Published November 18, 2014
‘To Them We Are Only Shadows’ is the latest album from veteran Icelandic musicians Worm Is Green, a band celebrating its fourteenth year of operation. The group uses electronics and samples along with vocals, drum pads, and bass to create a blend of austere textures, often with trip-hop influences. On ‘Shadows’, we hear a wide range of shifting moods, sometimes even abruptly within individual tracks. Nearly unaccompanied vocals might pause for a moment before choruses of synths enter; some glitchy beats might follow, only to conclude with a bass line and backup harmonies.
‘…Shadows’ also offers a surprising dryness; there are no lengthy echoes or delays to the synths or vocals. Singer Guðríður Ringsteð provides the vocals on the album, sometimes in unison with a male voice and other times breaking away into harmony. Along with the dryness comes darkness, both in brooding instrumentation and through lyrics. One gets the feeling that Worm Is Green seek to highlight humanity’s uncanny ability to conform to a gloomy status quo, as shown in declarative text like, “move along/form a single line/your soul is mine” and “stand your ground/don’t let them change you.”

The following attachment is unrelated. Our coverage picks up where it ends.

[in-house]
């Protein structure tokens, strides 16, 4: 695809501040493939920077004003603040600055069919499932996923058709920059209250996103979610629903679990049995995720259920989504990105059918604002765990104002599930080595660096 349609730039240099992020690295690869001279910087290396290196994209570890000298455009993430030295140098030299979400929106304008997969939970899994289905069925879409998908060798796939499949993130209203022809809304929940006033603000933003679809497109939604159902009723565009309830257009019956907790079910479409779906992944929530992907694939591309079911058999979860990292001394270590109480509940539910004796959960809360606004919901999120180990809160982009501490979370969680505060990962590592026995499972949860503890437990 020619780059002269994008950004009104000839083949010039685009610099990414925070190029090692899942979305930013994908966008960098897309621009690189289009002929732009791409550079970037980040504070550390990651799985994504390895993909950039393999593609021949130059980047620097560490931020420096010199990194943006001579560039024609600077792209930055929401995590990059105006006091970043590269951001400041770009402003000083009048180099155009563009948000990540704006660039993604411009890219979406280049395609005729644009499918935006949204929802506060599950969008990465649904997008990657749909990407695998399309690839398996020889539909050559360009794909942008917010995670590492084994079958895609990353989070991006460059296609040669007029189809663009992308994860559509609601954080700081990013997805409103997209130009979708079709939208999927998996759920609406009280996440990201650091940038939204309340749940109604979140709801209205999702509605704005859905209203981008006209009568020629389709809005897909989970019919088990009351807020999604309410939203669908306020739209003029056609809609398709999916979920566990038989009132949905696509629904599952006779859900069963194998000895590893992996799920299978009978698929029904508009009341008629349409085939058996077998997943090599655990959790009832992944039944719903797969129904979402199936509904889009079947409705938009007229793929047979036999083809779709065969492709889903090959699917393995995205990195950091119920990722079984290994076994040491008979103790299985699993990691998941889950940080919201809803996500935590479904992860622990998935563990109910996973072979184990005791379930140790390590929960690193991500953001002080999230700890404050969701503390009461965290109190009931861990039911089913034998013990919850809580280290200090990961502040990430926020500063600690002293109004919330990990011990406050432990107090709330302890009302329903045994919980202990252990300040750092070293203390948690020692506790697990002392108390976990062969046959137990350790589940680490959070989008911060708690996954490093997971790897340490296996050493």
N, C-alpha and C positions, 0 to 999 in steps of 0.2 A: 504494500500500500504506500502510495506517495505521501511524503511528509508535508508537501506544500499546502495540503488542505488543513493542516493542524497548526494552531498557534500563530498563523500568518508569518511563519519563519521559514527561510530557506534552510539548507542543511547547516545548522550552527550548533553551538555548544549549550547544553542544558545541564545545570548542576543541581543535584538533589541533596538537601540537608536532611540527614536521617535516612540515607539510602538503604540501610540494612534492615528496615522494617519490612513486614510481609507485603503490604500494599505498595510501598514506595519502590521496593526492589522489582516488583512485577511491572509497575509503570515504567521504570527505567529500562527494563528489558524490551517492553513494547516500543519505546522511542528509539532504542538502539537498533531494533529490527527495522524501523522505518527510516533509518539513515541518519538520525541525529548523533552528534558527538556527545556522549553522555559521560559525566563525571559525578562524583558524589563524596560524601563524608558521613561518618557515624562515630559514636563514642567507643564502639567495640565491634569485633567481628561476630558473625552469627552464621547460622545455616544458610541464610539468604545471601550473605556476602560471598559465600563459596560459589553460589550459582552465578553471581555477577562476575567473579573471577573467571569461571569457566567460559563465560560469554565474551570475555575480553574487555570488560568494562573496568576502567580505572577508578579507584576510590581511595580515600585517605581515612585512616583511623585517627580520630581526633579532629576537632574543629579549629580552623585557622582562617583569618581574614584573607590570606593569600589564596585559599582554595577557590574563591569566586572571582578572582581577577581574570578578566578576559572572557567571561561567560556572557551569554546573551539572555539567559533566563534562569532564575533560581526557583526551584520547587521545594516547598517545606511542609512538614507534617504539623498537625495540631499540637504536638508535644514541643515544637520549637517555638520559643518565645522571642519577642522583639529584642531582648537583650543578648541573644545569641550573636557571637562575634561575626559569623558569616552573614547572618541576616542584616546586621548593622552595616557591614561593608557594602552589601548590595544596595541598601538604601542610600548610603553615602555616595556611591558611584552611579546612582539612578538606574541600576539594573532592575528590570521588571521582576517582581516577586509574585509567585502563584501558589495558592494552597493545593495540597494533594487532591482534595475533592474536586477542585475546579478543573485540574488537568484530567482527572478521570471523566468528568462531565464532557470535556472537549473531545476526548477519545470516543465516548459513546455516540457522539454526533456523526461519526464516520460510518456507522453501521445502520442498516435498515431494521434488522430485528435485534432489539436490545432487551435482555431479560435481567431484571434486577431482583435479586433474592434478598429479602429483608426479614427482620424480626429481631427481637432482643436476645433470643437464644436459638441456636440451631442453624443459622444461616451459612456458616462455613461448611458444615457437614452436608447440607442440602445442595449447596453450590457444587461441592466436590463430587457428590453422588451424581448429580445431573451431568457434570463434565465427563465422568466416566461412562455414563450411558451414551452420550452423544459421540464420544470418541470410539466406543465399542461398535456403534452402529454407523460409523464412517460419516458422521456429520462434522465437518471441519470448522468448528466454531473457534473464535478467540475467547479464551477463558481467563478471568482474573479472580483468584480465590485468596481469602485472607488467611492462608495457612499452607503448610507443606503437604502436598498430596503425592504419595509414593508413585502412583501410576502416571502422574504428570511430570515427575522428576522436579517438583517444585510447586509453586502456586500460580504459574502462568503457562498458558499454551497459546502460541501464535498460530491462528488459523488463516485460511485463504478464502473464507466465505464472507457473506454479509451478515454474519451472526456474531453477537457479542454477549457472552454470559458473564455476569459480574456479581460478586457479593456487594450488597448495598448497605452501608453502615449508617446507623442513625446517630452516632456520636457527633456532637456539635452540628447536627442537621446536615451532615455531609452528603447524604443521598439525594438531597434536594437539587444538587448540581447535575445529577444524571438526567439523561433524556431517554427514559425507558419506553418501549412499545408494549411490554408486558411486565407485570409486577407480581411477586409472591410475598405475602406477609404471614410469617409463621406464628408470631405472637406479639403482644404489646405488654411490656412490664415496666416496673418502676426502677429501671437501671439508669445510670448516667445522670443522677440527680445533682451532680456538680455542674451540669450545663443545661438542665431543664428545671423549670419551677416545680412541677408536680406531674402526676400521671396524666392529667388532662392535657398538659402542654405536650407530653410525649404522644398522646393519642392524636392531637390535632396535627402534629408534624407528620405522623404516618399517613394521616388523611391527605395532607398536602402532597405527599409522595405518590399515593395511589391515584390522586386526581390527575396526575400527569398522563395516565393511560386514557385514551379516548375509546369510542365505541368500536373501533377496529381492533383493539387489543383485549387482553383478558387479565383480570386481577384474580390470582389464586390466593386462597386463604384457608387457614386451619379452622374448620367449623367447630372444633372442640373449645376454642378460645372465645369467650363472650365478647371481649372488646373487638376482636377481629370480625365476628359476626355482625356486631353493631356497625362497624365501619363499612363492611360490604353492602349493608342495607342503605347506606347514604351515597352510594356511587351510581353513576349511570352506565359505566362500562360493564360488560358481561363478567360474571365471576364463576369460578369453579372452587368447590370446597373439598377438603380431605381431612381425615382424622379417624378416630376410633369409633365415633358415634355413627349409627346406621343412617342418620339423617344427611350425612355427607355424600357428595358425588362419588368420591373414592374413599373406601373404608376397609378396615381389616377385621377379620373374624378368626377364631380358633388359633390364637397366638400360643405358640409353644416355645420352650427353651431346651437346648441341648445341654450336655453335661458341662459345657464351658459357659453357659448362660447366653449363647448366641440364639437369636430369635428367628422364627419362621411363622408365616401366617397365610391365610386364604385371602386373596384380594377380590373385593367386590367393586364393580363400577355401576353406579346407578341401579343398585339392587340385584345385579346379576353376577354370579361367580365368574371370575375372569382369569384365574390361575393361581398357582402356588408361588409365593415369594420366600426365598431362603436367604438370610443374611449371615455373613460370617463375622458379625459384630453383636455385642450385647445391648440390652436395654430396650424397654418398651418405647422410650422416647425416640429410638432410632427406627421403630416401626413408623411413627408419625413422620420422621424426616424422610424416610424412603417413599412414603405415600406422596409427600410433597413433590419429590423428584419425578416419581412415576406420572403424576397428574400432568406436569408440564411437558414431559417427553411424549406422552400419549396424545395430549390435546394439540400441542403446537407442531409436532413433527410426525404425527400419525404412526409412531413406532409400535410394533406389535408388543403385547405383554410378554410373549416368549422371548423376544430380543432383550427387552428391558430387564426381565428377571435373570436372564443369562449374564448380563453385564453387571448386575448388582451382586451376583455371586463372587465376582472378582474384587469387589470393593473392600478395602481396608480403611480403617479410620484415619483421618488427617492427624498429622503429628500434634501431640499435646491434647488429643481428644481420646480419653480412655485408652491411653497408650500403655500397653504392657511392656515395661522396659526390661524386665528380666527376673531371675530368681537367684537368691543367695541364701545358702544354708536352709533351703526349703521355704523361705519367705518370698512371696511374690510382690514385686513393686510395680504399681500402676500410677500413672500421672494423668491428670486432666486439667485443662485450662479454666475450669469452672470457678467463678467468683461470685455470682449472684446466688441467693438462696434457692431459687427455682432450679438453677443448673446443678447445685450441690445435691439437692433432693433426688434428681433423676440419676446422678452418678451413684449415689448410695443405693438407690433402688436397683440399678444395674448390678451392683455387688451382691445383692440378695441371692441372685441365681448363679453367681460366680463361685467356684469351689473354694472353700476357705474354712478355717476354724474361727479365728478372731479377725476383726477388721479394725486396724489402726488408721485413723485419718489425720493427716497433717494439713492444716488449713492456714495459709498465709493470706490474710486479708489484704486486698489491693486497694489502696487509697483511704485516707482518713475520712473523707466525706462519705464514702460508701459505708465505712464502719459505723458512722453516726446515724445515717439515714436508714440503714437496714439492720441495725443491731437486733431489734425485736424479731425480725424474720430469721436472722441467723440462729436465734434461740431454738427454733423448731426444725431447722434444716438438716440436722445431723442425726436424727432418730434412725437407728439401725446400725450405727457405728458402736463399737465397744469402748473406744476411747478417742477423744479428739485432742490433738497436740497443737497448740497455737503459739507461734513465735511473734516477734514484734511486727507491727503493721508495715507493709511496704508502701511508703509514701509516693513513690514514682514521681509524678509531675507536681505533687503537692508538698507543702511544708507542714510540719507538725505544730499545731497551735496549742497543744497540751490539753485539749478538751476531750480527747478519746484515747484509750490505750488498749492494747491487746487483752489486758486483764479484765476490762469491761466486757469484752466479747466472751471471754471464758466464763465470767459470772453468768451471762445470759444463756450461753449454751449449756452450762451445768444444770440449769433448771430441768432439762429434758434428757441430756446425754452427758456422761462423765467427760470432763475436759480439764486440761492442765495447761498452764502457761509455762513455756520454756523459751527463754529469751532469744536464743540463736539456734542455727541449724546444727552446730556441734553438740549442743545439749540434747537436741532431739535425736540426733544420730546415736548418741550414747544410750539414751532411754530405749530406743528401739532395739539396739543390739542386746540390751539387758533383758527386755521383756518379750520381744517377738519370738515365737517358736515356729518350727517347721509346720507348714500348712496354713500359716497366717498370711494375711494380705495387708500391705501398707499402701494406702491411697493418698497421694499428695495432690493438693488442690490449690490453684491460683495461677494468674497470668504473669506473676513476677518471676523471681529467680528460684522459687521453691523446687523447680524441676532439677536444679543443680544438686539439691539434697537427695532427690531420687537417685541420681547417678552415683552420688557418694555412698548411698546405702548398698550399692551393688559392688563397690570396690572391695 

If the variety of sparingly produced electronic music and slower tempos is refreshing, it does come with a price, as some sections lack momentum. Many songs are quite sing-able but can also seem a bit heavy on trip-hop nostalgia. Overall, the album presents itself like a live performance, and one wonders if Worm Is Green might give audiences denser textures or more dramatic tempos when performed on stage. “It is time/it is now or never/we need nothing short of forever”, as they sing “for the last show on Earth.” We’ll keep you posted if Bárðarbunga, Ebola, ISIS, etc. might make that final show a reality.